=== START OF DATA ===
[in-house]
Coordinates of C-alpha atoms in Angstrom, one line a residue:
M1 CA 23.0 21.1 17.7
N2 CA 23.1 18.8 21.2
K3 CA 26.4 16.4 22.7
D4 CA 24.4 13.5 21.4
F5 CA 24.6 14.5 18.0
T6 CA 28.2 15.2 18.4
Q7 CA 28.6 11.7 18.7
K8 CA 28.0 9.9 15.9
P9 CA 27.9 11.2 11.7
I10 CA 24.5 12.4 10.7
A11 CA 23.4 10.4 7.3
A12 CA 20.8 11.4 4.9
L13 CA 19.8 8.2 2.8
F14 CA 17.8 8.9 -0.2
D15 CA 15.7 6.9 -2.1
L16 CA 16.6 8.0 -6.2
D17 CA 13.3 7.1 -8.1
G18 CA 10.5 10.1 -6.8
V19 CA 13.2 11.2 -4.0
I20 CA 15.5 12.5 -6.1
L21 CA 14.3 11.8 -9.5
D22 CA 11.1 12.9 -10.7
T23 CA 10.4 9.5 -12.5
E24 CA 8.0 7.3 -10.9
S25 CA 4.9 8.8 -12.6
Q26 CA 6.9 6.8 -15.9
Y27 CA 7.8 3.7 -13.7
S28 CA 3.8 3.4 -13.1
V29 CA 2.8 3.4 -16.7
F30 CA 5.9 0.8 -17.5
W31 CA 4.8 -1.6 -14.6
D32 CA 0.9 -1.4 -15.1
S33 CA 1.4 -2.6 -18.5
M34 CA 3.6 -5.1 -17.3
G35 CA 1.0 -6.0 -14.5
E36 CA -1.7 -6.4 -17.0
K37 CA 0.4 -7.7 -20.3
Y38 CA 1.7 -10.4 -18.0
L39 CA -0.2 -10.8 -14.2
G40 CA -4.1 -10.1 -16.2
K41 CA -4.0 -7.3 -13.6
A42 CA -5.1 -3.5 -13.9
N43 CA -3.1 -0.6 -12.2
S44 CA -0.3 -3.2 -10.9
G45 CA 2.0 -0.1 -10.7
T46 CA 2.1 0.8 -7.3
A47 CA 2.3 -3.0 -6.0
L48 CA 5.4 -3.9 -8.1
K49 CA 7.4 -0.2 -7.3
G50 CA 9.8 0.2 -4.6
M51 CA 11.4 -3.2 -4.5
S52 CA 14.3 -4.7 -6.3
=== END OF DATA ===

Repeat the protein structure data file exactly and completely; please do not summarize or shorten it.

[in-house]
Coordinates of C-alpha atoms in Angstrom, one line a residue:
M1 CA 23.0 21.1 17.7
N2 CA 23.1 18.8 21.2
K3 CA 26.4 16.4 22.7
D4 CA 24.4 13.5 21.4
F5 CA 24.6 14.5 18.0
T6 CA 28.2 15.2 18.4
Q7 CA 28.6 11.7 18.7
K8 CA 28.0 9.9 15.9
P9 CA 27.9 11.2 11.7
I10 CA 24.5 12.4 10.7
A11 CA 23.4 10.4 7.3
A12 CA 20.8 11.4 4.9
L13 CA 19.8 8.2 2.8
F14 CA 17.8 8.9 -0.2
D15 CA 15.7 6.9 -2.1
L16 CA 16.6 8.0 -6.2
D17 CA 13.3 7.1 -8.1
G18 CA 10.5 10.1 -6.8
V19 CA 13.2 11.2 -4.0
I20 CA 15.5 12.5 -6.1
L21 CA 14.3 11.8 -9.5
D22 CA 11.1 12.9 -10.7
T23 CA 10.4 9.5 -12.5
E24 CA 8.0 7.3 -10.9
S25 CA 4.9 8.8 -12.6
Q26 CA 6.9 6.8 -15.9
Y27 CA 7.8 3.7 -13.7
S28 CA 3.8 3.4 -13.1
V29 CA 2.8 3.4 -16.7
F30 CA 5.9 0.8 -17.5
W31 CA 4.8 -1.6 -14.6
D32 CA 0.9 -1.4 -15.1
S33 CA 1.4 -2.6 -18.5
M34 CA 3.6 -5.1 -17.3
G35 CA 1.0 -6.0 -14.5
E36 CA -1.7 -6.4 -17.0
K37 CA 0.4 -7.7 -20.3
Y38 CA 1.7 -10.4 -18.0
L39 CA -0.2 -10.8 -14.2
G40 CA -4.1 -10.1 -16.2
K41 CA -4.0 -7.3 -13.6
A42 CA -5.1 -3.5 -13.9
N43 CA -3.1 -0.6 -12.2
S44 CA -0.3 -3.2 -10.9
G45 CA 2.0 -0.1 -10.7
T46 CA 2.1 0.8 -7.3
A47 CA 2.3 -3.0 -6.0
L48 CA 5.4 -3.9 -8.1
K49 CA 7.4 -0.2 -7.3
G50 CA 9.8 0.2 -4.6
M51 CA 11.4 -3.2 -4.5
S52 CA 14.3 -4.7 -6.3